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Has this year been an emotional roller coaster for you?  Bad relationship ended? Stressful job? Drama-filled life? Feeling lonely? As we stroll through the holiday season, for every person who’s a holiday lover, there’s one who dreads the holiday season.

Fall is a marked reminder that summer has ended and is the gateway to “Holiday Blues;” which is related to psychosocial factors such as financial position, increased family responsibilities, loneliness, decreased activity, expectations that one “should” feel and do good, and possible unresolved conflicts with family and relationships.

A more serious depressive disorder seen in some who suffer the “Holiday Blues;” is called Seasonal Affective Disorder, or simply put SAD which is bought on by a lack of sunlight, and causes depression as the days get shorter, colder and oddly enough marked with more routine. SAD is estimated to affect36 million Americans, which is about 5% of the population and 80% of the affected population is women, mostly in their 20′s to 40′s.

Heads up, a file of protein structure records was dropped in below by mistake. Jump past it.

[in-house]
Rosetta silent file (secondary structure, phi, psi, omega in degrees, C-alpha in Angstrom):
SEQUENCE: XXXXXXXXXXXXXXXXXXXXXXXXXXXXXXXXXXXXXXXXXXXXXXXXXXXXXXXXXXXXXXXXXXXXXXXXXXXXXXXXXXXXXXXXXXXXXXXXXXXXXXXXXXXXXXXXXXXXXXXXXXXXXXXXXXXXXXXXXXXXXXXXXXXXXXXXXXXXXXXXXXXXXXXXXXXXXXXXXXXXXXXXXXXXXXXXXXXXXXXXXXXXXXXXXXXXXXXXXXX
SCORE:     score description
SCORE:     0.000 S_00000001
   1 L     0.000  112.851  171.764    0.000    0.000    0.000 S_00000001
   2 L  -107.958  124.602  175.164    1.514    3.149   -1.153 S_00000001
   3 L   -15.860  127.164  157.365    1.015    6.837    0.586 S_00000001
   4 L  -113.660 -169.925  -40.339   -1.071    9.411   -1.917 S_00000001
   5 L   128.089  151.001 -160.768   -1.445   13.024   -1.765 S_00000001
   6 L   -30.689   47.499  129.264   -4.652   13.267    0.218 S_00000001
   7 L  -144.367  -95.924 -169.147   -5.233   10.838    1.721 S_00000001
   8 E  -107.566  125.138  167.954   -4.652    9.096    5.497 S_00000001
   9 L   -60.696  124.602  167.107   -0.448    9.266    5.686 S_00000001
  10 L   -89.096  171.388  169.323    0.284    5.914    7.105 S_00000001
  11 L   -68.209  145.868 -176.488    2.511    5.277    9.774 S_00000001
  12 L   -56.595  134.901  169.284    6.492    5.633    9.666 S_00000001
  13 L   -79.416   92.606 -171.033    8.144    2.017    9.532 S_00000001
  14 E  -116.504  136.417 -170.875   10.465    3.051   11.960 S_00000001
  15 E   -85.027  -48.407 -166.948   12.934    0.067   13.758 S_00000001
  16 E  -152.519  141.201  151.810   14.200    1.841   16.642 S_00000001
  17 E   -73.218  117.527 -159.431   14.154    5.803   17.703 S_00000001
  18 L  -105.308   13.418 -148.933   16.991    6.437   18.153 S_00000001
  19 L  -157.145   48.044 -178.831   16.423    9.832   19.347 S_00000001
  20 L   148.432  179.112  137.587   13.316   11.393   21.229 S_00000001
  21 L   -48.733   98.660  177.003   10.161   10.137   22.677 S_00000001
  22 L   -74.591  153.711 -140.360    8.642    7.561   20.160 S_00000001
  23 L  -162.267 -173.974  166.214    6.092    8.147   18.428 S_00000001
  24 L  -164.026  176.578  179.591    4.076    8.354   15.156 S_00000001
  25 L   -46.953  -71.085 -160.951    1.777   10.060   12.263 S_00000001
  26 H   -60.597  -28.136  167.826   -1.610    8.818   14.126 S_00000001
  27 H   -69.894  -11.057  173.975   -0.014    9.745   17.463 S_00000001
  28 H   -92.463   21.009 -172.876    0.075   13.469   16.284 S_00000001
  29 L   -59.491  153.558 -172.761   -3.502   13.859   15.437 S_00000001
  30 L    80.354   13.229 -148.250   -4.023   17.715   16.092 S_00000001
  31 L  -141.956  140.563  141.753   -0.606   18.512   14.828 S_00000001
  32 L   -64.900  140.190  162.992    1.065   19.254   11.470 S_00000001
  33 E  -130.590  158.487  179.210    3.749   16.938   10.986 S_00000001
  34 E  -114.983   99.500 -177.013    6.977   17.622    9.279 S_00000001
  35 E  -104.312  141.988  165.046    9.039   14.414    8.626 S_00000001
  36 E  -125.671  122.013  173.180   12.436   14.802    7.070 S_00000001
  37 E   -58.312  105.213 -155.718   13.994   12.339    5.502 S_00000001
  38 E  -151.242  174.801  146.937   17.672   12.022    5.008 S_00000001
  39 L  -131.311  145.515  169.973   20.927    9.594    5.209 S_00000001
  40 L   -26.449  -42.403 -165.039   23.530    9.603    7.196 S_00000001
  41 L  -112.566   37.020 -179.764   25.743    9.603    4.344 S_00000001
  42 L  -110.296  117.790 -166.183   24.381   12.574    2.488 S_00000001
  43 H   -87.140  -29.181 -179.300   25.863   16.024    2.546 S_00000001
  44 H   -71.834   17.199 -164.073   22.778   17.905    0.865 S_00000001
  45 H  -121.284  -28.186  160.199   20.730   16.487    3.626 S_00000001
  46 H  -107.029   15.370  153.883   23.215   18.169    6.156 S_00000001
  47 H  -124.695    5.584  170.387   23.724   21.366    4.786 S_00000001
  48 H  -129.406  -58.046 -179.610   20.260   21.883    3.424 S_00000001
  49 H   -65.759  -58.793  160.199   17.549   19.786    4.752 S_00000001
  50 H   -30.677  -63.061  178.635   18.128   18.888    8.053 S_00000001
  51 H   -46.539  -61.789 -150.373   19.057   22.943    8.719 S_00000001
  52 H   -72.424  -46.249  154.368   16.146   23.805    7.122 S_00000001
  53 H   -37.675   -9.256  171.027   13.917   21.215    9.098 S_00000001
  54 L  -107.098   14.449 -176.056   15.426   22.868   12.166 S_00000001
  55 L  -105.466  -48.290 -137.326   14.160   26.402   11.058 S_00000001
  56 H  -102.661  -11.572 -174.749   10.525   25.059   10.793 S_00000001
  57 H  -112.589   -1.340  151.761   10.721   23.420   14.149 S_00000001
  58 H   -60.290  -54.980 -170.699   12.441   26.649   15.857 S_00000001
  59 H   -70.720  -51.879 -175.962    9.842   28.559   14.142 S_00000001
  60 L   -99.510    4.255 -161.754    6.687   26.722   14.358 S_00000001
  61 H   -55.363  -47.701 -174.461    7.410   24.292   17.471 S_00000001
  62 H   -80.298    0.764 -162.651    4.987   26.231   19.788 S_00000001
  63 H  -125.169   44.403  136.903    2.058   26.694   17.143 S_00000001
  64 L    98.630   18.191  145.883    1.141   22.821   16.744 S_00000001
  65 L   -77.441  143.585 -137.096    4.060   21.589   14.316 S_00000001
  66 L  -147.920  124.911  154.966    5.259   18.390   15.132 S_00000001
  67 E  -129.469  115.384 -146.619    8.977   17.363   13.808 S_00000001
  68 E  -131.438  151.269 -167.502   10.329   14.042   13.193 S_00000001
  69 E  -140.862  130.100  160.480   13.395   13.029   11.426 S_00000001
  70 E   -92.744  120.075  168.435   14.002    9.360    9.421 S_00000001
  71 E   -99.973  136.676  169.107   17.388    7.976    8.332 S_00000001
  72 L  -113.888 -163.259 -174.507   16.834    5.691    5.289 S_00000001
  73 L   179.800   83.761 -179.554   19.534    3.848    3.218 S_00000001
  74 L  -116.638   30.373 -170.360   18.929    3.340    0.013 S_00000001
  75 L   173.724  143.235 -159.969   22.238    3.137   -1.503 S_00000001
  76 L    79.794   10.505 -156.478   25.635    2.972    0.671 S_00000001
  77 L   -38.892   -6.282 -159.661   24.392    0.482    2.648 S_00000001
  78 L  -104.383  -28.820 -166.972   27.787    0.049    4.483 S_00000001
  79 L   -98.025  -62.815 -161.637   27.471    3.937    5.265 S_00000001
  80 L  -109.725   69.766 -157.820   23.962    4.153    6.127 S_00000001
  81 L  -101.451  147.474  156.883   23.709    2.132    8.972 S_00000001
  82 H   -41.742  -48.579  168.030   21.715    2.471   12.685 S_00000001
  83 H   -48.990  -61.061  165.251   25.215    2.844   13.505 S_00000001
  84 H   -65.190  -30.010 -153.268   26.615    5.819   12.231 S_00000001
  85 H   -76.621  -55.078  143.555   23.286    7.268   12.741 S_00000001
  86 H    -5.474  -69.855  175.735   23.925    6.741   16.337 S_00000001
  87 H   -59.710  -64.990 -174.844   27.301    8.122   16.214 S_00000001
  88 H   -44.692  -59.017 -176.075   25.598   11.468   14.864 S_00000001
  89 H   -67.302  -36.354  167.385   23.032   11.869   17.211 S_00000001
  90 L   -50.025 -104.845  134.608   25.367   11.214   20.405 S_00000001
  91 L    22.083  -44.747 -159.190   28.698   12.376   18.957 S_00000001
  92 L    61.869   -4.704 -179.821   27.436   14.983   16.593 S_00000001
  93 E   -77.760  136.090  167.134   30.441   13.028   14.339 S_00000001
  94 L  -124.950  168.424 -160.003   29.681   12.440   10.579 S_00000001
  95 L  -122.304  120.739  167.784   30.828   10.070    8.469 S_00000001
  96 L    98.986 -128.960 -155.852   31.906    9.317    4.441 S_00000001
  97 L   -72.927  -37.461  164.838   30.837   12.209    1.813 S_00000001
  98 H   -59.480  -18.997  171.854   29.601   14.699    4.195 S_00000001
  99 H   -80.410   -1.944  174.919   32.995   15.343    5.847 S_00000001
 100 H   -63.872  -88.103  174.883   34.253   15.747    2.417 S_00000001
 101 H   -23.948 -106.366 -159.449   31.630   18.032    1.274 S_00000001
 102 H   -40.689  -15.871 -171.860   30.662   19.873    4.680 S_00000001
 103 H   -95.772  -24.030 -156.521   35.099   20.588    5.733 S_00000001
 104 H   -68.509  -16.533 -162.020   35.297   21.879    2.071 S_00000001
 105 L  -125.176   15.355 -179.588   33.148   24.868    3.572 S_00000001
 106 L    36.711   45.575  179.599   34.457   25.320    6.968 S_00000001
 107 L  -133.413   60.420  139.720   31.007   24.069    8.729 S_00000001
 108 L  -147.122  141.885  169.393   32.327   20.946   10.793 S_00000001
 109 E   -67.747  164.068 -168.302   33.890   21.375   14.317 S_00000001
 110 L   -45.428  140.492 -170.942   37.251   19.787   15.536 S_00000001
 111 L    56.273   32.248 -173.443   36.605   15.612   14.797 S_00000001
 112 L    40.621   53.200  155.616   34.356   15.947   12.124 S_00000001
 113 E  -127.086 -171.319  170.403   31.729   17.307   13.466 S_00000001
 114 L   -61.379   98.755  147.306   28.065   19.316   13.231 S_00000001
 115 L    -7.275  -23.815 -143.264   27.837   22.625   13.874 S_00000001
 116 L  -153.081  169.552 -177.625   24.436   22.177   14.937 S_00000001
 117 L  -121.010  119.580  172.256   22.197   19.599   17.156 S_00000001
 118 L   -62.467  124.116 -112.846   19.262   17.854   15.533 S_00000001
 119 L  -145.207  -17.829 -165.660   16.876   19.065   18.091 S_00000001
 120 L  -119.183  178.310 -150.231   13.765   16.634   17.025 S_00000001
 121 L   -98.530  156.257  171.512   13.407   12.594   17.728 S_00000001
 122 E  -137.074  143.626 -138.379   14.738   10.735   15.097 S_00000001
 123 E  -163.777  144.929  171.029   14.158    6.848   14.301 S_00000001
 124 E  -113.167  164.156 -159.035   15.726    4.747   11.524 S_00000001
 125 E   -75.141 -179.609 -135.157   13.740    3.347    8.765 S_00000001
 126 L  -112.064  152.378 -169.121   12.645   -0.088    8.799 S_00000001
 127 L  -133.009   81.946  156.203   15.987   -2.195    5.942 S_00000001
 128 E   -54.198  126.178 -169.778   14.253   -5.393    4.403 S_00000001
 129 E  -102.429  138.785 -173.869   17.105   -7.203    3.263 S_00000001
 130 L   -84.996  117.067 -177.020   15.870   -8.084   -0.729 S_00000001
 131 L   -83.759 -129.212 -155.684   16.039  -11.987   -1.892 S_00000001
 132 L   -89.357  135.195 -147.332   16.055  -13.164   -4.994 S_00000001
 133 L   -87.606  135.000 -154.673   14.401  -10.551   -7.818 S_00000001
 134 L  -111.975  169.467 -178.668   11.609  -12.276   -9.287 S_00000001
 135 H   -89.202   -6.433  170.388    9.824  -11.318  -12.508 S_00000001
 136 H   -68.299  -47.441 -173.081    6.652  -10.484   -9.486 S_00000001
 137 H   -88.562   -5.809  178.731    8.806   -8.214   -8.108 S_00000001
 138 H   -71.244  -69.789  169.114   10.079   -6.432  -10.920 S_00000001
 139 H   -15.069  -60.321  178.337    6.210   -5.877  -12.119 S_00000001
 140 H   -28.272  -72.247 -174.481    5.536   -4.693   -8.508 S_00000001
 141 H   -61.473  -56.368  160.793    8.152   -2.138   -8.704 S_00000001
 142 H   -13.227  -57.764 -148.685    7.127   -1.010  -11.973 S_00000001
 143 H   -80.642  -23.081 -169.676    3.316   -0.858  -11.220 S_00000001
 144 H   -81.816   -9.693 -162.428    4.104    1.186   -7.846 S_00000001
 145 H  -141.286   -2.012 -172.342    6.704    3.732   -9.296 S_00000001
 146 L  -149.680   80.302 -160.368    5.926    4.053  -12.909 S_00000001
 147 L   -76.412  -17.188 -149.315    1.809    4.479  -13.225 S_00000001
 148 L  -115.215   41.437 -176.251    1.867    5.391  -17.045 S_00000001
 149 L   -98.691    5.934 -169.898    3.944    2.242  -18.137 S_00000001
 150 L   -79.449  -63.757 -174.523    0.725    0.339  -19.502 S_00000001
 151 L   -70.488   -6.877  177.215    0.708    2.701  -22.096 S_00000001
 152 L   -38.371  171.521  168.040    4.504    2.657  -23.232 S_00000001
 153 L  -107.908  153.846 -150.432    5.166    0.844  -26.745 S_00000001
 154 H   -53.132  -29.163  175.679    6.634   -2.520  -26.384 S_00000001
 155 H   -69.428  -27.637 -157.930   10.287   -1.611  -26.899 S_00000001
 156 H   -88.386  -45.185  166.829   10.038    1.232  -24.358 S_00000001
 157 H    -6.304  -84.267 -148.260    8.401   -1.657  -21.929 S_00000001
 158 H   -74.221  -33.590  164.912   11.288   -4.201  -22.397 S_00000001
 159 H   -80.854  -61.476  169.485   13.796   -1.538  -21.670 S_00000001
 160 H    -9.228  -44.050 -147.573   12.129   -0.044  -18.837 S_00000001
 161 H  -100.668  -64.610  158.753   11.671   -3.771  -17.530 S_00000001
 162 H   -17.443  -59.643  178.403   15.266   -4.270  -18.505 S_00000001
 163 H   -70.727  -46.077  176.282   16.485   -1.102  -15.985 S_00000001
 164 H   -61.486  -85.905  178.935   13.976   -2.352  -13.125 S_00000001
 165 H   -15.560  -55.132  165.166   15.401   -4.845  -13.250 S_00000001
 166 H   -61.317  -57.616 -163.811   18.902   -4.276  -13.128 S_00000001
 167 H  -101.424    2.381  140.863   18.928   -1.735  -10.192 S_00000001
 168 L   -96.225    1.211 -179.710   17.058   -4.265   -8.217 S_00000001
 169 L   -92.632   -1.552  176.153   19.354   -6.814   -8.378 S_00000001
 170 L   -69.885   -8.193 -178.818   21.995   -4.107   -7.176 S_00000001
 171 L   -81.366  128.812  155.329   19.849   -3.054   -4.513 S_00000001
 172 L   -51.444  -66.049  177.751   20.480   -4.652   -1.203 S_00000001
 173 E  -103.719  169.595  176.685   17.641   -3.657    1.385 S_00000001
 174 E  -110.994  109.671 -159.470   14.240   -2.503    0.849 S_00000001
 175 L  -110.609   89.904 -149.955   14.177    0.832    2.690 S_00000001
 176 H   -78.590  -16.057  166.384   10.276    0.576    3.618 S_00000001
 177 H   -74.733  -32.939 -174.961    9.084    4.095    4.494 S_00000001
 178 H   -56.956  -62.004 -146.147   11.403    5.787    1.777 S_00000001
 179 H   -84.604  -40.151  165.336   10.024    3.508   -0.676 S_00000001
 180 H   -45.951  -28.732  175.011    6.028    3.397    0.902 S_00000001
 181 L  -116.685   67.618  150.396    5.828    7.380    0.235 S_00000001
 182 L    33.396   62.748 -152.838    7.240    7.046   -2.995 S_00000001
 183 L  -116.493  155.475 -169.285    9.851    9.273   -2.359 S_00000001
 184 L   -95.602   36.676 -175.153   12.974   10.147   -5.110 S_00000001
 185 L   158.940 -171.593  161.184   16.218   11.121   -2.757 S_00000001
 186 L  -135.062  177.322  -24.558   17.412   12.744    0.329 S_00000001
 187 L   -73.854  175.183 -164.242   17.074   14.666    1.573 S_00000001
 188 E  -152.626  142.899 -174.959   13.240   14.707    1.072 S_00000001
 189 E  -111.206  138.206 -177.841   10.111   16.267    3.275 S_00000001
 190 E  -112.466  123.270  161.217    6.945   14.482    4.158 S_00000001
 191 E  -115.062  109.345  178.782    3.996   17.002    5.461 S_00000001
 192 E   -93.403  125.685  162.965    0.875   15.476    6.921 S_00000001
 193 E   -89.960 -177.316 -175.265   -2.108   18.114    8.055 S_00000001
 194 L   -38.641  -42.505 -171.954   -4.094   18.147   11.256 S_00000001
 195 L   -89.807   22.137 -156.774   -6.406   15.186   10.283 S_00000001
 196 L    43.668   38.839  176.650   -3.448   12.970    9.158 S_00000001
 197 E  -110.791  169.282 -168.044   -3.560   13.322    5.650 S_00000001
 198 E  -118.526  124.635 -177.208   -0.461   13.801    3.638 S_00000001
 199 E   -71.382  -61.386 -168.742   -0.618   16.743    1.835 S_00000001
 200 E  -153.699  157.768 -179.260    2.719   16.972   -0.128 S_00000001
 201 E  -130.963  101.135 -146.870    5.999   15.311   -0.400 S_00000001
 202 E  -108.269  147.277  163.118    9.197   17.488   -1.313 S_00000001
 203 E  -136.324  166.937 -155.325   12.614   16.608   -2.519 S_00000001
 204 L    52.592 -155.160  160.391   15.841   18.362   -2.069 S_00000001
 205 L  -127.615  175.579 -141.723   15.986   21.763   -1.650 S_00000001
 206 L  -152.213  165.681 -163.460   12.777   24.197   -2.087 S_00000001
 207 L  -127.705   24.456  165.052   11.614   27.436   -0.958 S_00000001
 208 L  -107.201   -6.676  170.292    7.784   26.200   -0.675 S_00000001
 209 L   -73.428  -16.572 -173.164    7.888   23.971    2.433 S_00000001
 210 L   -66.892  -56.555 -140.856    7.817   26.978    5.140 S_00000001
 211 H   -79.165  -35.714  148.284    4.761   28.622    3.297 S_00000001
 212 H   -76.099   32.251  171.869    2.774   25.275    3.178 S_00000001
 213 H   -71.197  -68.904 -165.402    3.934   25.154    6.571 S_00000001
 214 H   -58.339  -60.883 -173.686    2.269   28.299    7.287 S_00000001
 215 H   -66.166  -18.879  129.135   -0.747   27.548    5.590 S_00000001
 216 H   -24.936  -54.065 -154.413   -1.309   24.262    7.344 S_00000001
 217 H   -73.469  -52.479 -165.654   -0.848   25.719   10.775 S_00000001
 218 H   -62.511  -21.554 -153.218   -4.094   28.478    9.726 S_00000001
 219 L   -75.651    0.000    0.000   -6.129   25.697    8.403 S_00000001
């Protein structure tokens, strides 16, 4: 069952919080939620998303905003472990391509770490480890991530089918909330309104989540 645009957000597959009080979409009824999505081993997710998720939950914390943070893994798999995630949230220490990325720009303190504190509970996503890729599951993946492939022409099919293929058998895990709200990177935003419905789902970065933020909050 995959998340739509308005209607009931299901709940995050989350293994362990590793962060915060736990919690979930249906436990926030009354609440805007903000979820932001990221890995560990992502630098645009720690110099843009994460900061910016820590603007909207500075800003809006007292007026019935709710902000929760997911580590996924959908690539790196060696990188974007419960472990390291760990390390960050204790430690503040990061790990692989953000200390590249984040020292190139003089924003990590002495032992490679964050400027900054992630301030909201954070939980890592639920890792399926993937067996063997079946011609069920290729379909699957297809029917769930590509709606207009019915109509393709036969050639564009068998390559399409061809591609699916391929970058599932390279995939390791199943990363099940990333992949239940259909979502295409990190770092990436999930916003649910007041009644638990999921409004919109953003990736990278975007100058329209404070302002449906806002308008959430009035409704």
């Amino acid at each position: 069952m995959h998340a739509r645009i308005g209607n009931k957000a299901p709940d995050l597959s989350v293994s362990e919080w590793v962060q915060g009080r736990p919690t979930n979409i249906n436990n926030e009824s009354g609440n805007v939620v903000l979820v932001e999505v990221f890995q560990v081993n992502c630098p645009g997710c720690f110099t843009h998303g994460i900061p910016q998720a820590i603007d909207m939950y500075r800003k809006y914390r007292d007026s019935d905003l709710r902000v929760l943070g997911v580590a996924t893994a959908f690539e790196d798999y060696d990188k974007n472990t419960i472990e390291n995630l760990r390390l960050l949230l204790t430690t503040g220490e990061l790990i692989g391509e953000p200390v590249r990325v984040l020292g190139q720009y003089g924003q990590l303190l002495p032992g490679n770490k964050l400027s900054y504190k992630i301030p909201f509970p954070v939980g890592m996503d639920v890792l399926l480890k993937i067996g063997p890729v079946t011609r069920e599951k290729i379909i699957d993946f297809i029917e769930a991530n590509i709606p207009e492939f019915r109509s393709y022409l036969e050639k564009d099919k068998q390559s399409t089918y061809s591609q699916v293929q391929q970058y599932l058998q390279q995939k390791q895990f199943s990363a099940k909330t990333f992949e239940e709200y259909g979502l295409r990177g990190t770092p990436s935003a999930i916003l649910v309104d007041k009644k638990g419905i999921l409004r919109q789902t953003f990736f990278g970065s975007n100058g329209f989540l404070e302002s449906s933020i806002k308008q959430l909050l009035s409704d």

SAD is also related loosely to a not so clinical problem called “Winter Holiday Affective Disorder” (WHAD) which,is like SAD but with less severity in symptoms and duration. Those who suffer from SAD show signs of: increase or decrease in sleepiness, increase or decrease in appetite, decreased sex drive and energy, anxiety, diminished concentration, headaches and even hormonal fluctuation, which are related to attitudinal changes. The theory that decreased sunlight during fall and winter leads to diminished production of serotonin in the brain; a neurotransmitter that has a calming, soothing effect could be the trigger for SAD.

The following are my Ten Tips to Fighting the Holiday Blues:

1. Socialize- Alienation is “holiday blues” best friend. Don’t make it your friend. Get out and enjoy life. Spend time with people you enjoy and doing things you don’t normally do.

2. Dispose Garbage- Simply remove and eliminate all toxicity. That includes toxic friends, relationships and situations. If it’s truly not your problem or you can’t do anything to fix someone else’s problem than let go of the worry and aggravation.

3. Free – While you free yourself of toxicity – look for free things to do with your time in these hard economic times. No matter where you live there’s always something free going on. If it’s simply browsing and looking at the beautiful holiday displays or attending the church holiday play.

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